In Tyler Mitchell’s debut monograph, I Can Make You Feel Good, young Black people eat sweets, sleep easy and hold on to each other with both arms. In these portraits of friends, models and a few famous figures, Mitchell leans into a leisure he dubs “White fun”, writing, in the book’s opening note, “I often think about what White fun looks like and this notion that Black people can’t have the same. […] My work comes from a place of wanting to push back against this lack.” I Can Make You Feel Good pushes vigorously: each and every spread is full bleed, and in this way, each image bears an assertive intimacy. Mitchell’s counterpoint to Black lack is visual abundance.
“Mitchell’s work is invested in many types of luxury, but the luxury of quiet ease leads his images first and foremost”
Mitchell’s work in fashion is extensive––he counts Calvin Klein, Comme des Garçons, Givenchy and Prada as clients, and has conducted shoots for British Vogue, The Fader, i-D and AnOther magazine. What is more, he was the first Black photographer to shoot the cover of American Vogue, with a portrait of Beyoncé no less. This work suffuses the monograph’s sartorial landscape, as does Mitchell’s background as a skater brought up in the suburbs of Atlanta, Georgia. All his models move with languid grace, whether they are kicking their feet out in kitten-heeled sling-backs or shrugging into a pullover hoodie. Mitchell’s work is invested in many types of luxury, but the luxury of quiet ease leads his images first and foremost.
I Can Make You Feel Good is a record of play, one that, Mitchell also writes, is “gut-punching in its optimism.” There is indeed a painful bite to the pleasure of seeing Black girls race with glee through a field (impossibly, they are frolicking); seeing Black boys skip rope; seeing a Black person lick a flower, just to try it, just because. In one portrait, a subject holds up a tiny water gun, and in this dreamland that Mitchell is probing, no one mistakes it for anything other than a toy. In the absence of white hypervigilance, Black playfulness expands.
So too expands a Black person’s capacity for rest. Mitchell stages a picnic with all the attendees asleep. In one shot, he focuses in on the uncomplicated peace of a face mid-nap, the trusting openness with which the model lays on his back, with his hand tucked behind his head, his chest exposed. Mitchell holds the camera level to his subject, and from this vantage point, the viewer feels like part of the picnic, as though we are peeking over from our own corner of the red checkered blanket.
Similarly, when he photographs friends jumping rope, we—the viewers—are sprawled on the spot of pavement where the middle subject trains his gaze while he skips his feet. When Mitchell photographs two skateboarders, who bend their knees and face each other as they head down a ramp, clasping each other’s forearms for stability, for safety, we are looking up at their faces from below and become caught in the tender wobble of their embrace.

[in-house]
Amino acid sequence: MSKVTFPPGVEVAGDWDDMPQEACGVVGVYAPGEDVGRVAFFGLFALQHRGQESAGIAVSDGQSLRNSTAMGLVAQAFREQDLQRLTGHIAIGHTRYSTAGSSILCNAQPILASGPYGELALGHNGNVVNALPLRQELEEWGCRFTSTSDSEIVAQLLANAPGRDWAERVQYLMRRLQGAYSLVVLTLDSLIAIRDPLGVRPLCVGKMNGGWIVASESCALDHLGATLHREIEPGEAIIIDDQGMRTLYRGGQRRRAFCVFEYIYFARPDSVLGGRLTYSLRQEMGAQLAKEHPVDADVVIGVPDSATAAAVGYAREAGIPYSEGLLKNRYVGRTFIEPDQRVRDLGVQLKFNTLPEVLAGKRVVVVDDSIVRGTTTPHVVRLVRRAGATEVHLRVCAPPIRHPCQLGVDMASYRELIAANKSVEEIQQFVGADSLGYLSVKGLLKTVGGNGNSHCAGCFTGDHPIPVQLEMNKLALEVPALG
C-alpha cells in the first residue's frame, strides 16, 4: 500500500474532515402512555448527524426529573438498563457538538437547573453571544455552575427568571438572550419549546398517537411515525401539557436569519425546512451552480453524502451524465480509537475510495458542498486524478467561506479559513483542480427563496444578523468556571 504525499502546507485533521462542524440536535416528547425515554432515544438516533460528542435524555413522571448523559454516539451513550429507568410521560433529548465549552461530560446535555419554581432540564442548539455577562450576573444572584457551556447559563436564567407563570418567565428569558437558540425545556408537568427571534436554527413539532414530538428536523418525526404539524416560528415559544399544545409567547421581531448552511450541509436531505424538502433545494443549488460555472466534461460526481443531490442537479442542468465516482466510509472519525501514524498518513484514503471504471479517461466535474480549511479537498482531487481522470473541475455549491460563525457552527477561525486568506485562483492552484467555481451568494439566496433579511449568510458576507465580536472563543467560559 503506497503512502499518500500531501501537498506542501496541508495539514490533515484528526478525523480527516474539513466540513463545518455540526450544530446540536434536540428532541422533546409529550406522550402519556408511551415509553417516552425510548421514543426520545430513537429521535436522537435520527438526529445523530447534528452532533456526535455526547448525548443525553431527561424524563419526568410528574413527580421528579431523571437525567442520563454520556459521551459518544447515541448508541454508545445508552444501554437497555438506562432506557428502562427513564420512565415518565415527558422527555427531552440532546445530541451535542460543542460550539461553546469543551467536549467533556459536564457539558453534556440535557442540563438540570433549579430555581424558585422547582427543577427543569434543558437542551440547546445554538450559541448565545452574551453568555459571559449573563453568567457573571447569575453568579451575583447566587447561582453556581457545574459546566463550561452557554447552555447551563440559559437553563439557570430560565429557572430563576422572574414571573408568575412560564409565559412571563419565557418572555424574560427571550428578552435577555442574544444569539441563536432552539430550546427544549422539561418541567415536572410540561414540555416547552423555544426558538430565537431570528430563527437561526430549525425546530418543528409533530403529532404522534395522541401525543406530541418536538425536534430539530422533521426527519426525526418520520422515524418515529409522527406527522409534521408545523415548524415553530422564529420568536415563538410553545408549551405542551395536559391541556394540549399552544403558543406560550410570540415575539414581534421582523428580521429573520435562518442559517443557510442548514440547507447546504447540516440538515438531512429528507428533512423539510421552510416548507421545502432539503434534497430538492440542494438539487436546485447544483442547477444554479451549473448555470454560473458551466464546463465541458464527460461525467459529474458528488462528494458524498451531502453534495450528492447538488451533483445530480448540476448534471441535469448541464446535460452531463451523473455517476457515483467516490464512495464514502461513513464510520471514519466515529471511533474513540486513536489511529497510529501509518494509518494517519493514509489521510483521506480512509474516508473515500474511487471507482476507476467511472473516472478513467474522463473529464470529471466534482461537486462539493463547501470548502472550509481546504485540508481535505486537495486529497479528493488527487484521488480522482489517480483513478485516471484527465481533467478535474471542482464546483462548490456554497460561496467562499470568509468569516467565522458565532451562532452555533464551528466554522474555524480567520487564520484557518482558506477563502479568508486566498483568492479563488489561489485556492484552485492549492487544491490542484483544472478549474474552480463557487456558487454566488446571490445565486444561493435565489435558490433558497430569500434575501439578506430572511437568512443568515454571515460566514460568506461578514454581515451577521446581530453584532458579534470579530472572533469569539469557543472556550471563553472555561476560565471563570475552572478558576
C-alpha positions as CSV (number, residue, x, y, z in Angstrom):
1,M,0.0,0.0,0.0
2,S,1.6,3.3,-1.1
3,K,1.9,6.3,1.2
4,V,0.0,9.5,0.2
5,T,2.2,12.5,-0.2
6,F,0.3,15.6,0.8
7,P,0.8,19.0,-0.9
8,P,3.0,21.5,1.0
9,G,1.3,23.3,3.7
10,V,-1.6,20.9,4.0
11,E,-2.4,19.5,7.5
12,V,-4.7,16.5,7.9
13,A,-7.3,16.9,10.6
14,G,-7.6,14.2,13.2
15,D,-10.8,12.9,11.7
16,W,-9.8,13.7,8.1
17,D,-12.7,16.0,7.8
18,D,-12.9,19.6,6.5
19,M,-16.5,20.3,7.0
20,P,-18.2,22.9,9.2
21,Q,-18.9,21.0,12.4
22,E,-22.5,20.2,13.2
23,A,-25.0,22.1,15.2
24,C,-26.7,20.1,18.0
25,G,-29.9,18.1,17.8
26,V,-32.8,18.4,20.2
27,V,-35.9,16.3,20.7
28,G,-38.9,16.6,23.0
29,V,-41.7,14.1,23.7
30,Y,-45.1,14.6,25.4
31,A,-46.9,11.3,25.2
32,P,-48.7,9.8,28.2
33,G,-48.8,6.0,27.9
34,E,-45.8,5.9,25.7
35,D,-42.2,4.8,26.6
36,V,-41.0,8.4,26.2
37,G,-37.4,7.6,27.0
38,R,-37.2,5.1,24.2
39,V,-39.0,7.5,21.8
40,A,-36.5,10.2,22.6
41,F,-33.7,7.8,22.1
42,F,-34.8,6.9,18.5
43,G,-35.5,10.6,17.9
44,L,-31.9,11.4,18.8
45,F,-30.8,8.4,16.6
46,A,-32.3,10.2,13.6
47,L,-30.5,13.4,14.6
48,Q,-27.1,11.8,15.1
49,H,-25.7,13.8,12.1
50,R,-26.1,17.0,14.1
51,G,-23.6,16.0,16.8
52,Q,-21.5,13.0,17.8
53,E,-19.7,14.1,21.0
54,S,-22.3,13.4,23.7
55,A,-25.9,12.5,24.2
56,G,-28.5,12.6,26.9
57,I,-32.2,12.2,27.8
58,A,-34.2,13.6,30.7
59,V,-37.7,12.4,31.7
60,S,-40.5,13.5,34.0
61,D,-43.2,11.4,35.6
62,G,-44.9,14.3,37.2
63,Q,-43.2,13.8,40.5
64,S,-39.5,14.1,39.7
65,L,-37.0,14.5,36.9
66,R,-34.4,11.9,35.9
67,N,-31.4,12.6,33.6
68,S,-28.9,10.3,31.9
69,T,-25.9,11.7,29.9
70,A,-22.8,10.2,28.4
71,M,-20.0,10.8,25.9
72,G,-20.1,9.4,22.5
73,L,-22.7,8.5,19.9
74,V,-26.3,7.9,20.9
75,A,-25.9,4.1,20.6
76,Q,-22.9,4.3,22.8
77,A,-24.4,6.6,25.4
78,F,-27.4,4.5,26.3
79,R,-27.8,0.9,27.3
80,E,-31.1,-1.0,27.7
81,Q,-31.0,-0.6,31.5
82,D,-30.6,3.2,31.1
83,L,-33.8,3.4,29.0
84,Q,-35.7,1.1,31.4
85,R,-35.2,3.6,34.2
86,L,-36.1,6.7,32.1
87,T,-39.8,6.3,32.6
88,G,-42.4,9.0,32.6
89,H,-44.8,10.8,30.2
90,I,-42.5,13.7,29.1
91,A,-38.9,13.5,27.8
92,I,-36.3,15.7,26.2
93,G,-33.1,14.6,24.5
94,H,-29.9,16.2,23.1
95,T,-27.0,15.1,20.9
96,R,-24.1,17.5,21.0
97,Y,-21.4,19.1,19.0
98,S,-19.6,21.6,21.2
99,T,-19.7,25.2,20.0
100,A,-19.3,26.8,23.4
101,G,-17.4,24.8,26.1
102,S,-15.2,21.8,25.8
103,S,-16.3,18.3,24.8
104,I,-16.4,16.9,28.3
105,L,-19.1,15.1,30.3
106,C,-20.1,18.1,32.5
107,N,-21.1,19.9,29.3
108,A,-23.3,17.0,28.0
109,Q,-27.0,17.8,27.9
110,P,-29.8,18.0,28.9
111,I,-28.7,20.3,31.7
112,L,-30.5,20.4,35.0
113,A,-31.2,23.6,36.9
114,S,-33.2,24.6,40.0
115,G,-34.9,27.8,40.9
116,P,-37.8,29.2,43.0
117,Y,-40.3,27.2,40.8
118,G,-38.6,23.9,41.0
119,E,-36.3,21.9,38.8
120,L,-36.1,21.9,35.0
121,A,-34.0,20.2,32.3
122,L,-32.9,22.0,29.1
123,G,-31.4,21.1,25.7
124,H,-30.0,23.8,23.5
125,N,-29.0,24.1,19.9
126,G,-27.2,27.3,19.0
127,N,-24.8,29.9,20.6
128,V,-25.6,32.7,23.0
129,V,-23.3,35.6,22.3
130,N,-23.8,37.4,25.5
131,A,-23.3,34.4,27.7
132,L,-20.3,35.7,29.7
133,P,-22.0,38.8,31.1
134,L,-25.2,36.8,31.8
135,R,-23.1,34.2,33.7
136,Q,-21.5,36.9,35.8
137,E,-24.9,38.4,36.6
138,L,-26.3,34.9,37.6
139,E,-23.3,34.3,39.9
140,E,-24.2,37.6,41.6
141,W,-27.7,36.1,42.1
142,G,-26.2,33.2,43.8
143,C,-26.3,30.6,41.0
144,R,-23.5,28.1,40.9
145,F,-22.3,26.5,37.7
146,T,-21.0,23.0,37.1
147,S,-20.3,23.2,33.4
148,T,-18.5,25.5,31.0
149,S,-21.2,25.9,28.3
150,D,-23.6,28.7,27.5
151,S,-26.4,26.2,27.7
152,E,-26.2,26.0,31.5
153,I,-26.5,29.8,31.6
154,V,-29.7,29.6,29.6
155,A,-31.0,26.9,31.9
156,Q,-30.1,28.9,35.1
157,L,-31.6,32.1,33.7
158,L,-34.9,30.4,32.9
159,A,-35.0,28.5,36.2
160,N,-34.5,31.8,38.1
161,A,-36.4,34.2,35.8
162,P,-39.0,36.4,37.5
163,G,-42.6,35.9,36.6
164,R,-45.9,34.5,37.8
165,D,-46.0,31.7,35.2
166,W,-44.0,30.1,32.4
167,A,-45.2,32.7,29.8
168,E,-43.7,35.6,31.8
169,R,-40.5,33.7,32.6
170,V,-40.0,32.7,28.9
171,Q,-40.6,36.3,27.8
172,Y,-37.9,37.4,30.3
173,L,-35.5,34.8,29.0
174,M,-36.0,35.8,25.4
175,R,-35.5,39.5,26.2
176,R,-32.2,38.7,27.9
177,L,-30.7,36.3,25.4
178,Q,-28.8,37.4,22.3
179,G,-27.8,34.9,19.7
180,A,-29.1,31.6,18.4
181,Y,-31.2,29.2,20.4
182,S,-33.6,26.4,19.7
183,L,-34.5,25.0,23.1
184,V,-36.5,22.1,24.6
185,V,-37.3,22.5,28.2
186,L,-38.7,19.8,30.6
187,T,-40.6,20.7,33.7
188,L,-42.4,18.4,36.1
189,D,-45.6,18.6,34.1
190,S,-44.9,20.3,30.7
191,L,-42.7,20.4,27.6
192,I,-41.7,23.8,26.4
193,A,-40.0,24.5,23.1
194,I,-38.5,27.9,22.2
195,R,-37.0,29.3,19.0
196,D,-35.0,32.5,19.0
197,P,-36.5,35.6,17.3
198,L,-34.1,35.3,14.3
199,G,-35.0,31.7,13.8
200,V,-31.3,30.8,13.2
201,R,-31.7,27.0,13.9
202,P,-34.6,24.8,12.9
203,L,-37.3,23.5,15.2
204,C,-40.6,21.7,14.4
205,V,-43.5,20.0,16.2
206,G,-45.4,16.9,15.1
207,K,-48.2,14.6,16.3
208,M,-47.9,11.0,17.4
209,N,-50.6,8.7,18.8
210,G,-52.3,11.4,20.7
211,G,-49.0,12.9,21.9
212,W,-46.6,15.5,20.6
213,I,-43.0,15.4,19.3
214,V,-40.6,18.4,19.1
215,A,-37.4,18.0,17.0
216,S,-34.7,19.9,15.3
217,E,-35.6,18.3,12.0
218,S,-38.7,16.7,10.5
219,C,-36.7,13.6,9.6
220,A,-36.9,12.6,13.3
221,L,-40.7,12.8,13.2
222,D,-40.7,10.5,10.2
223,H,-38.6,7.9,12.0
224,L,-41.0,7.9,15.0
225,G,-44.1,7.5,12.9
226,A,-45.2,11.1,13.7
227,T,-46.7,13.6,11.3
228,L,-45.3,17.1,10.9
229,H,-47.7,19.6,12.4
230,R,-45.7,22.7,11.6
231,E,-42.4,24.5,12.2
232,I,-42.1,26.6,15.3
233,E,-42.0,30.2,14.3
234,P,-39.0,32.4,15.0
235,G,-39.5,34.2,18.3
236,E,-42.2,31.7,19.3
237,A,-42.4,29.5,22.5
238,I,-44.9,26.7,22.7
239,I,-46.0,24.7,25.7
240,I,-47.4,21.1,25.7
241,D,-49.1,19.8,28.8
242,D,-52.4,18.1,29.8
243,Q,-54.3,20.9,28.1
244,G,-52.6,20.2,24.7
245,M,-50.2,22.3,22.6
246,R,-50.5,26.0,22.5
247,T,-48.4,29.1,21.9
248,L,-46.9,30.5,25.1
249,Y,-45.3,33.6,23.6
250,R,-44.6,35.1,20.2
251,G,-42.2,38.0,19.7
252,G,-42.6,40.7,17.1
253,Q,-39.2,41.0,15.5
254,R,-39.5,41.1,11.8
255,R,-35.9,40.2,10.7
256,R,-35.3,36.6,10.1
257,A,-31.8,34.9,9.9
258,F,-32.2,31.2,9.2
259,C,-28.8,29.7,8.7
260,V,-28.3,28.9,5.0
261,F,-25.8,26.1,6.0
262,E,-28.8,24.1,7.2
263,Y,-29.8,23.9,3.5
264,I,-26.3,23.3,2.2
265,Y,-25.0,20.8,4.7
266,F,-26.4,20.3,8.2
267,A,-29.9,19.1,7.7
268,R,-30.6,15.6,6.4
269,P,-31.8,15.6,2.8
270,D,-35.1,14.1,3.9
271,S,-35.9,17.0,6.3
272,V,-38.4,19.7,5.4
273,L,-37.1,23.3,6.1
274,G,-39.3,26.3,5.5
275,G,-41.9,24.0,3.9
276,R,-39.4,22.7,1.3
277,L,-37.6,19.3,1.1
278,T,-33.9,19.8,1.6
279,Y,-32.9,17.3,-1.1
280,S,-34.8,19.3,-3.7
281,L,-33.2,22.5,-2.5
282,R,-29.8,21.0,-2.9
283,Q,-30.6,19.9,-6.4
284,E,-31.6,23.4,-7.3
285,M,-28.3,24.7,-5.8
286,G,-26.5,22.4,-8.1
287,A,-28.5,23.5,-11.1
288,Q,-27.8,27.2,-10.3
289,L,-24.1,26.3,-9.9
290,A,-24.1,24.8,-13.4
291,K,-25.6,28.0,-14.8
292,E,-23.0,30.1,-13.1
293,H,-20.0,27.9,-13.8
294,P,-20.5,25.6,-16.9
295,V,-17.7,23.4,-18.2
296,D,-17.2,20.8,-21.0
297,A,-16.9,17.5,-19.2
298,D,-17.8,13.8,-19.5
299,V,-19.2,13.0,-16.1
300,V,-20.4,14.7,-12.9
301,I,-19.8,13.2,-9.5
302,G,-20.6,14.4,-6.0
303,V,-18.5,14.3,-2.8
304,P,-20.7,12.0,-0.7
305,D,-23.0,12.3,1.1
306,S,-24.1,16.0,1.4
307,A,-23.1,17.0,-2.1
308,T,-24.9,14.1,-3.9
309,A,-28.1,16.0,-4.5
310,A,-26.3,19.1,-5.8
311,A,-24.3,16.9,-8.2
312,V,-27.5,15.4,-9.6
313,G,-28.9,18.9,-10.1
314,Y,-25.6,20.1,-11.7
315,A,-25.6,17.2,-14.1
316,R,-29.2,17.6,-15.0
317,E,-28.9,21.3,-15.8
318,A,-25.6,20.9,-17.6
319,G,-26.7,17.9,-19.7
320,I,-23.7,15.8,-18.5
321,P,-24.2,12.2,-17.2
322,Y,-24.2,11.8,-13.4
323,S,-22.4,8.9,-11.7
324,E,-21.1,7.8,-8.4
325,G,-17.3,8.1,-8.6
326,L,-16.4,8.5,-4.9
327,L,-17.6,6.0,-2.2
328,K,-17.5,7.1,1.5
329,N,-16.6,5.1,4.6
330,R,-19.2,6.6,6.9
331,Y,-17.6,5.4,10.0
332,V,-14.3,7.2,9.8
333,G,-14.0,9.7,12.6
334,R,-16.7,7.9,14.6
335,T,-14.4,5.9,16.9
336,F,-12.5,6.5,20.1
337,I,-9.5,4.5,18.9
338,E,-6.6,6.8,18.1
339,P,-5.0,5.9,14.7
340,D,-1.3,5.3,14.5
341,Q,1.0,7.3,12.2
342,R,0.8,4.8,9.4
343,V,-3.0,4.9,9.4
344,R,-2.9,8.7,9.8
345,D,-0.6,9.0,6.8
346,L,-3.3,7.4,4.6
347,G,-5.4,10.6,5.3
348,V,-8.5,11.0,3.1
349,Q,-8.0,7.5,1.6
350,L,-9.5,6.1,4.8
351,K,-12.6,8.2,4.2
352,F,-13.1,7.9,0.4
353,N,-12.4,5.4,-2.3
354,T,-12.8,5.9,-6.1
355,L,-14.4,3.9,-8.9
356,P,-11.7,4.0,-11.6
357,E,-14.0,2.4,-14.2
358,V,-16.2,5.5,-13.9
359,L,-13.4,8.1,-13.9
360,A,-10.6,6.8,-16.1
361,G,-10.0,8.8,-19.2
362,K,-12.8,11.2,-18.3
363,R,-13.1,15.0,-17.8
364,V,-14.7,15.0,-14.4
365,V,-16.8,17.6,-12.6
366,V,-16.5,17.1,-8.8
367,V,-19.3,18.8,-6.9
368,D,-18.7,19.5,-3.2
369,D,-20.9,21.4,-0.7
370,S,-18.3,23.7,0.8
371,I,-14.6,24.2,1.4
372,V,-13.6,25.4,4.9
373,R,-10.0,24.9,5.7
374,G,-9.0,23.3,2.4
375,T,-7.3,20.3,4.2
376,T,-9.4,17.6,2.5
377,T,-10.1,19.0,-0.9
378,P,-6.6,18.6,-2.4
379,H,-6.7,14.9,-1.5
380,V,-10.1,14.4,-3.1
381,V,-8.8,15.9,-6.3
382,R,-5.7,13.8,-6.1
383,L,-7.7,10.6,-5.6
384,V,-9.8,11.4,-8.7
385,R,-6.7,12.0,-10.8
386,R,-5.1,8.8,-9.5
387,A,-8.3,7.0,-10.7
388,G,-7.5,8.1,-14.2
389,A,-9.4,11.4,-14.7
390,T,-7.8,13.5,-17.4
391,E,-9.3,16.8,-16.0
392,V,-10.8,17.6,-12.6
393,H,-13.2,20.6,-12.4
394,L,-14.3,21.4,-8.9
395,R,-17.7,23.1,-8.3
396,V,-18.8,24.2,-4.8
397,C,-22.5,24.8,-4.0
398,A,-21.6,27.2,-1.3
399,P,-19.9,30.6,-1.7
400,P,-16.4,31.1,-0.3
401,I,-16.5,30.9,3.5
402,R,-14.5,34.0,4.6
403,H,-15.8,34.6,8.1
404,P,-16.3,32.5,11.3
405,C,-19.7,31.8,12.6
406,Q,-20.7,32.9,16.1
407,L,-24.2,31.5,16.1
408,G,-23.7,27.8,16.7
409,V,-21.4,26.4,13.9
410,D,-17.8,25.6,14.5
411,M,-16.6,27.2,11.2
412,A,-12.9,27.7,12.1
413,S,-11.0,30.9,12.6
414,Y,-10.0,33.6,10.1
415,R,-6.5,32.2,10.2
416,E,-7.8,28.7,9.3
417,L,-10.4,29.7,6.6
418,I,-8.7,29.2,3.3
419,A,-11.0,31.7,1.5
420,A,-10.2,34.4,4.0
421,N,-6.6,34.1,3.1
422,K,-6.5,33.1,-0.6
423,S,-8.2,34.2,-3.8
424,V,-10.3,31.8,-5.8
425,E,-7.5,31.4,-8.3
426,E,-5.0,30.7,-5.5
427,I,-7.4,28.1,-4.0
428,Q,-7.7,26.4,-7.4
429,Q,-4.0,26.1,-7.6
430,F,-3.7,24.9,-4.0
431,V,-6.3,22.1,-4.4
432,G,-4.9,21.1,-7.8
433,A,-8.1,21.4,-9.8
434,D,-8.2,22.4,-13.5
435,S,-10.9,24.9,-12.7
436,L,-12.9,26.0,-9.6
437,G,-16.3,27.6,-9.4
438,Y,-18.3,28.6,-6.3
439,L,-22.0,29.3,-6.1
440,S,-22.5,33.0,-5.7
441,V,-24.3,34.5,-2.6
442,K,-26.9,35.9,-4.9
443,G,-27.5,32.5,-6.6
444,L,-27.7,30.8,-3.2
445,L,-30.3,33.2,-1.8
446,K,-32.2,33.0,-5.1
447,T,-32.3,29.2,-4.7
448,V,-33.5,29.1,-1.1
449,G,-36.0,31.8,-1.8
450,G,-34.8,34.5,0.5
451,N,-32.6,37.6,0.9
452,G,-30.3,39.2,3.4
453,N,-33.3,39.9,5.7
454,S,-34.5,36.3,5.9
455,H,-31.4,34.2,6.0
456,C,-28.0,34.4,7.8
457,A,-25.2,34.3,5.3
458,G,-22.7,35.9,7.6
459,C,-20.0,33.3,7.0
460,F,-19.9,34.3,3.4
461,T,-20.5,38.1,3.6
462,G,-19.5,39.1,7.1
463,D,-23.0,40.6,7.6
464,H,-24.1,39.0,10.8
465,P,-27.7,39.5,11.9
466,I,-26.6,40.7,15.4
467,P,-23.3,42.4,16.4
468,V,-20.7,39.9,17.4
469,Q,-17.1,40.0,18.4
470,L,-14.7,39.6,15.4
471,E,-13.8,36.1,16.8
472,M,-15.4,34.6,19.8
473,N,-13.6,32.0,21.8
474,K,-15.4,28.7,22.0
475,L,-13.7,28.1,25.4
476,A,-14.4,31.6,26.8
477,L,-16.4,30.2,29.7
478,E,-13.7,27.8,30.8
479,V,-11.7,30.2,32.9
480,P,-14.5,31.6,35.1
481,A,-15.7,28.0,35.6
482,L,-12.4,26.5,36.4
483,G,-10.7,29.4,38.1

“Mitchell emphasises the tactile relationship between fabric, backdrop and figure for natural continuity with the surrounding environment”
Throughout the monograph, Mitchell also maintains a zealous eye for texture and colour. A portrait of a model in a fancifully pleated cream-yellow dress is paired with a close shot of the cream stucco wall against which she leans. In several other images, Mitchell pushes his camera right up to the folds of a blouse, or a wool sweater’s soft loops.
One subject’s face hides behind a branch of peroxide pink flowers, the colour of which matches the bright splotches on their garment; across the page, in a close-up, the artificial pink of the fabric practically blooms. Through these insistent juxtapositions, Mitchell emphasises the tactile relationship between fabric, backdrop and figure, and even his most whimsically staged portraits are imbued with a sense of natural continuity with the surrounding environment.
In another contrast, Mitchell photographs a boy wearing a yellow t-shirt with black trim. The boy is preparing to cross a street, but he’s looking back at us with suspicion. The page beside his image is awash with that same joyful yellow, as though to underscore both the beauty of this hue and this young boy, whose eyes are creased with a furrowed knowingness.
He is not the only one whose gaze is layered with something darker than placid delight. When Mitchell’s camera meets the eyes of his models, the artist clears space for the “gut punch”. There is an inherently aspirational quality to the words “I can make you feel good”. Mitchell knows that if his images are a salve, they do not clear the wound completely. His utopia is immersive, but still bordered by reality.
“The Black body is still politicized,” Mitchell writes, “and sometimes unable to move through the real world as freely as I would like.” The young artist finds respite in the gentleness with which one Black person can button the shirt cuff of another. Here, the wrist is treasured. It can be held and handled with softness, with love. He gives a full page spread to the clouds––and the sky, whenever it peeks or billows across these pages, is always the most baby of blues.
All images courtesy Tyler Mitchell
I Can Make You Feel Good
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